The UK is another step closer to driverless and electric vehicles after the Automated and Electric Vehicles (AEV) Act passed through Parliament last week.
The legislation puts a regulatory framework in place that paves the way for insurers to cover automated vehicles, which are set to hit UK roads as soon as 2021. According to the government, the act brings automated vehicle insurance in line with “longstanding motor insurance practice,” ensuring that motorists are covered both when they are driving, and when the driver has legitimately handed control to the vehicle.
Under the act, when a technology failure causes an accident, insurers will have the right to recover costs, preventing drivers from being unfairly punished for an accident that they couldn’t have prevented.
But there remain some significant issues around liability in the future and insurers’ access to post-crash data.
“While we welcome the act, the legislation fails to address a number of key issues such as data and insurance recoveries,” said Kurt Rowe, associate at national law firm Weightmans.
Rowe encouraged insurers and manufacturers to collaborate on the “use, access to, and sharing of the data” collected by driver assisted and automated vehicles, to ensure that insurers have a clear and transparent understanding of the cause of an accident – especially when the vehicles are driven autonomously.
“We would also encourage the development of a financial recovery framework specifically aimed at ensuring proper and efficient processing of insurance claims,” he said. “Both measures being essential to reduce red tape and improve the customer journey.”
Patrick Hayward, consultant at Altus Consulting, told Insurance Business that while the nature of motor insurance will change over time, this will be a staged process as we move towards greater levels of automation.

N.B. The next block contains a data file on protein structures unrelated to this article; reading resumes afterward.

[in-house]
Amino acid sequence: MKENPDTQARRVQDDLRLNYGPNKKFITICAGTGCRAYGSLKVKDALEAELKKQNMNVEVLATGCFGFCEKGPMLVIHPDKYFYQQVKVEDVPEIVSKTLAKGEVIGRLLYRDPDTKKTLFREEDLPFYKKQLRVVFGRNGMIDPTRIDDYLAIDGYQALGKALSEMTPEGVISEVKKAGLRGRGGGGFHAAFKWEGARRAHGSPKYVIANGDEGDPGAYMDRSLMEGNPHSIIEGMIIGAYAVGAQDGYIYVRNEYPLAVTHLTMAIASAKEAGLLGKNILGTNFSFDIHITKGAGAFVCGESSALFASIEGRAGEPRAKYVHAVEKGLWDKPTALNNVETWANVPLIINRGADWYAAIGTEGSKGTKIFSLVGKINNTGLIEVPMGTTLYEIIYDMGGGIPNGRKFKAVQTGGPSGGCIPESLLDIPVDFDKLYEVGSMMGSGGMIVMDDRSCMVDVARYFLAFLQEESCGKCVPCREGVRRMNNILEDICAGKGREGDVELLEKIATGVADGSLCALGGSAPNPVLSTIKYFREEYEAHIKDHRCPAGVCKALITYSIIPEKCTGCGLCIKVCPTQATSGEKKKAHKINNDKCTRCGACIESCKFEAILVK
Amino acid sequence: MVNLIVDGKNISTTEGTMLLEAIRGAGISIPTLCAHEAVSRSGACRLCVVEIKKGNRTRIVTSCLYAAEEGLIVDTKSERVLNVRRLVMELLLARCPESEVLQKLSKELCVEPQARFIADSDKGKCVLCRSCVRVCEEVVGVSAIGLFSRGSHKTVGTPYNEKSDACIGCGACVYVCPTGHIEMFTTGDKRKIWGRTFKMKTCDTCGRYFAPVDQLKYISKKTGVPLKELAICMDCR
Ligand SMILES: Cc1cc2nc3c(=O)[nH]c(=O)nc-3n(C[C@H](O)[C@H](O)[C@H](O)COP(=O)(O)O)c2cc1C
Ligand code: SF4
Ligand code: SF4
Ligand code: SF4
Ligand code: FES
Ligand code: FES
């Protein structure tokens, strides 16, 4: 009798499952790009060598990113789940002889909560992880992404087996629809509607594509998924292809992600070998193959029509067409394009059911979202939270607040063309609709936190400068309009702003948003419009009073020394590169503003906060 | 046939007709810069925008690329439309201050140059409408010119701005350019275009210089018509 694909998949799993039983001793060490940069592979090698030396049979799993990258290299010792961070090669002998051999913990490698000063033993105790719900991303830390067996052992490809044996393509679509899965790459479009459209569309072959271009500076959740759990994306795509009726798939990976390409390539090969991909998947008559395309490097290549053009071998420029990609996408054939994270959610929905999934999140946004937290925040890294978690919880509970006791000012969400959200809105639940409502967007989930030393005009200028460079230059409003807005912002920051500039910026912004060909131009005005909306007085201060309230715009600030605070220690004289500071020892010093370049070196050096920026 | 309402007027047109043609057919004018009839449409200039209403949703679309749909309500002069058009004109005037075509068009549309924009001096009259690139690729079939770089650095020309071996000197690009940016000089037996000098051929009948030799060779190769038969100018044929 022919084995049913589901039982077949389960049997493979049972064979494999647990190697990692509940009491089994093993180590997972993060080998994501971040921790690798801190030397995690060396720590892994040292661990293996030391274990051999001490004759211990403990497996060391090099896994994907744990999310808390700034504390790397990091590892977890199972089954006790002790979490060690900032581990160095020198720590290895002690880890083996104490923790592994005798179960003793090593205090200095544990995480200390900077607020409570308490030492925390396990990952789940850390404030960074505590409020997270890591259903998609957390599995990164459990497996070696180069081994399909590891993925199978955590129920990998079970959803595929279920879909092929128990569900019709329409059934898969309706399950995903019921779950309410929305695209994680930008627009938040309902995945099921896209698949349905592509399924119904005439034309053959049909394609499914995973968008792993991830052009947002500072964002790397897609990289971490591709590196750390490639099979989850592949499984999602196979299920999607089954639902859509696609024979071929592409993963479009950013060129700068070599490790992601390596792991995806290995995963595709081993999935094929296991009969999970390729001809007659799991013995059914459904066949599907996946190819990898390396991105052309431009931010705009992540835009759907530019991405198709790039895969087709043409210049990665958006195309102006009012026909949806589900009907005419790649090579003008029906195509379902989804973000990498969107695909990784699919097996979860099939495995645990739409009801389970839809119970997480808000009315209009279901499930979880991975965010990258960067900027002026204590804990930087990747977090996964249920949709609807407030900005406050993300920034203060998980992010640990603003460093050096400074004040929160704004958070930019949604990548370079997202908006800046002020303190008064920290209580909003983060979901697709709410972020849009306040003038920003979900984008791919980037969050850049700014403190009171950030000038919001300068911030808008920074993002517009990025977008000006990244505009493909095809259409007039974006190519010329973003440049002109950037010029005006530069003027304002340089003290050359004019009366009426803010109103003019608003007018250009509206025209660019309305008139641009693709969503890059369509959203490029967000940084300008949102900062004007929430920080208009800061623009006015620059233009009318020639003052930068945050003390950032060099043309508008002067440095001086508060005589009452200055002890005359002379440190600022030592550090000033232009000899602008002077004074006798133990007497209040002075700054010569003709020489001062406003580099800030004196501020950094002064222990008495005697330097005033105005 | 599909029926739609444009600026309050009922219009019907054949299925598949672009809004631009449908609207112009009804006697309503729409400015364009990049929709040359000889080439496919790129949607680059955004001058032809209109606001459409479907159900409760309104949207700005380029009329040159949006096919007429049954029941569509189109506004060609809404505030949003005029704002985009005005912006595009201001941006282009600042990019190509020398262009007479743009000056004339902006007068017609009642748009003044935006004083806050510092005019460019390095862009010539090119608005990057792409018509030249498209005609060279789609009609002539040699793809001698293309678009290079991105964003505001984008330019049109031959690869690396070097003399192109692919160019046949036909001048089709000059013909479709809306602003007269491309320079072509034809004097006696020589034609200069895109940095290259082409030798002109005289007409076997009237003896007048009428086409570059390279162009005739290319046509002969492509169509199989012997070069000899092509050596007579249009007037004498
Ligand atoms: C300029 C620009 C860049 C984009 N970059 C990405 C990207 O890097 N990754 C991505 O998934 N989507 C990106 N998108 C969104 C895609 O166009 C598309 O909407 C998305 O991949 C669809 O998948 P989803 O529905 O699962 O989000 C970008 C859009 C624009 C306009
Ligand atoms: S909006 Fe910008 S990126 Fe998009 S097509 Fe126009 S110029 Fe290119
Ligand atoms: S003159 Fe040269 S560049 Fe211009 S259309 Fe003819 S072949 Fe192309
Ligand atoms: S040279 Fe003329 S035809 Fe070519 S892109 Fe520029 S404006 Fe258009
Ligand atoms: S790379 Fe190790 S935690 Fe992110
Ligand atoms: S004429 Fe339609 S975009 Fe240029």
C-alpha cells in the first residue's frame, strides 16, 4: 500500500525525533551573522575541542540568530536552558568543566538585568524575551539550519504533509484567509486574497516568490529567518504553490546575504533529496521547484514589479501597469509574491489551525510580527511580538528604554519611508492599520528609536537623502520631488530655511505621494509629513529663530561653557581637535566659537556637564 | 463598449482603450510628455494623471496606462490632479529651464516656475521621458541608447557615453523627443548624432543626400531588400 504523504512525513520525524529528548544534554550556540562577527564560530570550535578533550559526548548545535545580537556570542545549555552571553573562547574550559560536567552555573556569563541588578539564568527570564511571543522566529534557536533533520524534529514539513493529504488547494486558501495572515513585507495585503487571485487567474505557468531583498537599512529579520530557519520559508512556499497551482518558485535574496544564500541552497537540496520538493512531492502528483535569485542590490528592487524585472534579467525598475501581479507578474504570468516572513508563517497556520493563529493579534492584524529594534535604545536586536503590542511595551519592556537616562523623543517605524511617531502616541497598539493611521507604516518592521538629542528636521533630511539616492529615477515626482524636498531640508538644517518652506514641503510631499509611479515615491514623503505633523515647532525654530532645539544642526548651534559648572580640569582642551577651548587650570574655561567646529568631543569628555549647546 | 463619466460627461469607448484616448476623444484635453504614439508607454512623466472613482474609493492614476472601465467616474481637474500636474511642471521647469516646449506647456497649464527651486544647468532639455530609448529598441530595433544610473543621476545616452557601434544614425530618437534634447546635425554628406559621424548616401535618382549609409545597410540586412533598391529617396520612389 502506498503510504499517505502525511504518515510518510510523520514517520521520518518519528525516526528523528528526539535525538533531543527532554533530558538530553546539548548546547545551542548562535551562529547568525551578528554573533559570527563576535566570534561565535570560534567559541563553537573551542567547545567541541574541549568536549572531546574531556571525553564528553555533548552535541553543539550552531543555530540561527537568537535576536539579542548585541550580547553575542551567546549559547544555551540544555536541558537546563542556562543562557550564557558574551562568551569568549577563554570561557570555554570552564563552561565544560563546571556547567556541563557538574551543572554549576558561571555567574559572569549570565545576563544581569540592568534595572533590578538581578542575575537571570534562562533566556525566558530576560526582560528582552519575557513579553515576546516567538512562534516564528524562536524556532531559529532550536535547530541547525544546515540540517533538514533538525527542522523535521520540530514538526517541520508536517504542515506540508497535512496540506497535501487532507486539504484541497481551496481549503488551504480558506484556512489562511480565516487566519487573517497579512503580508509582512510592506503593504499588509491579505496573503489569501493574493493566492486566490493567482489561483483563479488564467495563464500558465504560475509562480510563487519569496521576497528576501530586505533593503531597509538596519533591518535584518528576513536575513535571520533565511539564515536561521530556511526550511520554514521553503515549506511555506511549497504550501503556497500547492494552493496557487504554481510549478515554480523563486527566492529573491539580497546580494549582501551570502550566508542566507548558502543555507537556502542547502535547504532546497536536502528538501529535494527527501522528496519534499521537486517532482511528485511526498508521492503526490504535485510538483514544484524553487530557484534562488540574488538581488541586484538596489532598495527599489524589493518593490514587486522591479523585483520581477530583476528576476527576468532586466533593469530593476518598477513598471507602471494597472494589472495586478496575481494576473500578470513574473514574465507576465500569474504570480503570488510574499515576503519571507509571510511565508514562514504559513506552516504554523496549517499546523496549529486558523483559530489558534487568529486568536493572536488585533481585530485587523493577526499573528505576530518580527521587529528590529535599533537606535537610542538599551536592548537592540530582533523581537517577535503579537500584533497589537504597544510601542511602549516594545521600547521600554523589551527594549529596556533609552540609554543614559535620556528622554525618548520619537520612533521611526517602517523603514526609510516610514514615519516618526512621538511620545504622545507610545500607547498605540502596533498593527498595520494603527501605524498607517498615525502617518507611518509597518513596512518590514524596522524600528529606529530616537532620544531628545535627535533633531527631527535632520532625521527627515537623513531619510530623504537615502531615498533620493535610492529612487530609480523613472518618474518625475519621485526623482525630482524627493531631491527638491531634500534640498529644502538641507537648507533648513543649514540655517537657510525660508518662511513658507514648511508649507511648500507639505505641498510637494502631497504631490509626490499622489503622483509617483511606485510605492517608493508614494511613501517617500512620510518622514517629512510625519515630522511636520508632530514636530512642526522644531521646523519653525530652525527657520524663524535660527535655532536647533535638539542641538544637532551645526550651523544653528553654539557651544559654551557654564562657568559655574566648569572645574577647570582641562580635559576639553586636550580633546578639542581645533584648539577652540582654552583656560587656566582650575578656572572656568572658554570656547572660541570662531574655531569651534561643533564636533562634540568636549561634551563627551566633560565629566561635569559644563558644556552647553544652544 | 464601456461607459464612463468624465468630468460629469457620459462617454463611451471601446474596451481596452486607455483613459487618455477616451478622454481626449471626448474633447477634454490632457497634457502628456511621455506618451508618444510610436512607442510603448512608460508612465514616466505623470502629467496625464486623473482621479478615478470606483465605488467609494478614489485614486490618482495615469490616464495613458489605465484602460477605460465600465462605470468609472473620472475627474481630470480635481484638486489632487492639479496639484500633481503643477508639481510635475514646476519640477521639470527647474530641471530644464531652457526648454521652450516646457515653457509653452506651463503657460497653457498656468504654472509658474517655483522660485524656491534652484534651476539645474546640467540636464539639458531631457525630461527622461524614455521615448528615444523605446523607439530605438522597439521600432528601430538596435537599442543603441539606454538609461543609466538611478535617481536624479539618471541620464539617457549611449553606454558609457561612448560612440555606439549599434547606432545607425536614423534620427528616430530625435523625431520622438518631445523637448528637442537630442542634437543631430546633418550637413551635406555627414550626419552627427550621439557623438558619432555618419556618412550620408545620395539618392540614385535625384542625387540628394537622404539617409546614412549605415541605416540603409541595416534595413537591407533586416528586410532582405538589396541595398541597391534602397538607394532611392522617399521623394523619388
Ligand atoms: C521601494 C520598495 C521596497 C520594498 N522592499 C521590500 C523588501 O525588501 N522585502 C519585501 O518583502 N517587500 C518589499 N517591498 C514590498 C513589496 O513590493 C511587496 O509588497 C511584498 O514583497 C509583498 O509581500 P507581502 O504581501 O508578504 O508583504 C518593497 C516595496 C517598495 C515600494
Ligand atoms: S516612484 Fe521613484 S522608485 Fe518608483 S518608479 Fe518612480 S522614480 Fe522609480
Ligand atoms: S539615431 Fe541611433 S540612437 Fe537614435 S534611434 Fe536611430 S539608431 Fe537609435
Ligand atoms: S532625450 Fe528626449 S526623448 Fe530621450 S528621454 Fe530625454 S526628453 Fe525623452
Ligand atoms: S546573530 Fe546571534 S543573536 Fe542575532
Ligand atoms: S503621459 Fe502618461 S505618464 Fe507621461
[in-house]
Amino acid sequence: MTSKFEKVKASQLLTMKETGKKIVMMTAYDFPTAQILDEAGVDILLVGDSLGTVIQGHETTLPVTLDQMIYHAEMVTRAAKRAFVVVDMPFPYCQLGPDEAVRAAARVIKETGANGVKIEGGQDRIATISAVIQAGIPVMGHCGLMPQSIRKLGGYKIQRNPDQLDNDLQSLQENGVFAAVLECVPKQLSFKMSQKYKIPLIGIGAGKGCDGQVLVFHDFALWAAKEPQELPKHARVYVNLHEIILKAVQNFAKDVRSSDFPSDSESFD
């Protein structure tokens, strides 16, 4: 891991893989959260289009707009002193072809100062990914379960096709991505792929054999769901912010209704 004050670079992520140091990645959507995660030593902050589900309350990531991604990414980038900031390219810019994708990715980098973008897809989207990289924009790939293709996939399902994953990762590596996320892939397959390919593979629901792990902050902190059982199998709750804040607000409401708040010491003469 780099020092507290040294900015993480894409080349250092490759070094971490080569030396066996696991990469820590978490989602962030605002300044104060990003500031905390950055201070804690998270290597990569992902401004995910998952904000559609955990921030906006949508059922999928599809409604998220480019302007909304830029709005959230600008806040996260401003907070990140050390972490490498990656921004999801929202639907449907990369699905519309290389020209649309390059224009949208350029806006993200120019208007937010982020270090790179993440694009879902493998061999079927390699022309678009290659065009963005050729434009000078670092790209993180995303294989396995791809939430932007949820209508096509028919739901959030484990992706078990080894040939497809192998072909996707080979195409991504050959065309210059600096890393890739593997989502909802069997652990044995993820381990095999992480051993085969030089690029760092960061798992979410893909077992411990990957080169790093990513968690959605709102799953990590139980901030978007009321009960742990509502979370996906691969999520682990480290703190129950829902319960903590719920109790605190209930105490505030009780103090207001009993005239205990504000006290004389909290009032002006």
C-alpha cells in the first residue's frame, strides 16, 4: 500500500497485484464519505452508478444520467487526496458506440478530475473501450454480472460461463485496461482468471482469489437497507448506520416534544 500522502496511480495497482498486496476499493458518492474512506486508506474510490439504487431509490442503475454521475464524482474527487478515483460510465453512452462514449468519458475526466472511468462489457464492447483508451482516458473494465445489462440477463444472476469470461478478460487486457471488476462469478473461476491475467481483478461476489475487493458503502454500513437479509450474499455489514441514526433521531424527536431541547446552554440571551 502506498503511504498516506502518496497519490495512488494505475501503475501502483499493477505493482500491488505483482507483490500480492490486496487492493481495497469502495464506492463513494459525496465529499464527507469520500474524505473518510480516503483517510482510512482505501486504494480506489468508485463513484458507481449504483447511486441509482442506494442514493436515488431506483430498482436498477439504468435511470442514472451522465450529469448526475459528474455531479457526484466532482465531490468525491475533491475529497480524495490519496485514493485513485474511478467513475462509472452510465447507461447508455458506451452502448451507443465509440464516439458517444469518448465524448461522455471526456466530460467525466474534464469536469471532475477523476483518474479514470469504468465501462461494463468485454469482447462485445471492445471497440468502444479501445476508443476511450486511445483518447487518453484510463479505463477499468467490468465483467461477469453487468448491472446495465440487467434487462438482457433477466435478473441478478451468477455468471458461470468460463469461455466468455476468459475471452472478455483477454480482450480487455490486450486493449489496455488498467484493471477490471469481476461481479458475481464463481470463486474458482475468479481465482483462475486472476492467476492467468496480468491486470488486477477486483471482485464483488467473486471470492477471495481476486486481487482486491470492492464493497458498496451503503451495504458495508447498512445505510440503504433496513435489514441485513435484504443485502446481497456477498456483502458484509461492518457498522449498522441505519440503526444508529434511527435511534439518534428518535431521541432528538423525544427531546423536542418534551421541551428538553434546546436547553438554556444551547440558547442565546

“Insurance policies are likely to evolve before we reach the stage of full automation, with the ‘product liability’ element becoming more central to the application of the contract as ordinary vehicles are phased out,” Hayward said.
Vehicle owners will be obligated to ensure that their vehicle software is properly maintained, and responsibility for vehicle failure may not, therefore, always lie with the manufacturer, according to Hayward.
“This point could be particularly relevant for accidents caused by third party hackers, and insurers will need to decide whether to exclude such incidents where there has been a failure to update the cyber security system,” he said.
Meanwhile, the end-point of full automation needs to be seen “in the context of changes in ownership models,” and the likelihood that there will be a significant proportion of driverless cars used on a subscription basis rather than full ownership.
“In this scenario, it may only be the owner that needs to take insurance, in order to be covered for manufacturing faults and failures to maintain software. As car sharing models develop, however, the industry should become better placed to handle this challenge. We are already starting to see this with carshare services including cover as part of membership, and providers offering usage-based policies that aligned with the different elements of a sharing economy,” Hayward explained.
In the interim period, where highly autonomous vehicles will be on roads alongside vehicles without automation, liability disputes are likely to become “more complex” as they involve arguments around vehicle failure, driver fault, and owner’s failure to properly maintain.
“A key issue to address is how data will be handled following an accident – will there be a requirement to share the data, in a single or portable format? Or will manufacturers take a defensive stance and hold the data for their own analysis, making it harder for the parties involved to agree on causation?” Hayward commented. “There may also be challenges in determining whether a driver should have taken control of a highly autonomous vehicle, and this could form an area of litigation between insurers and manufacturers.”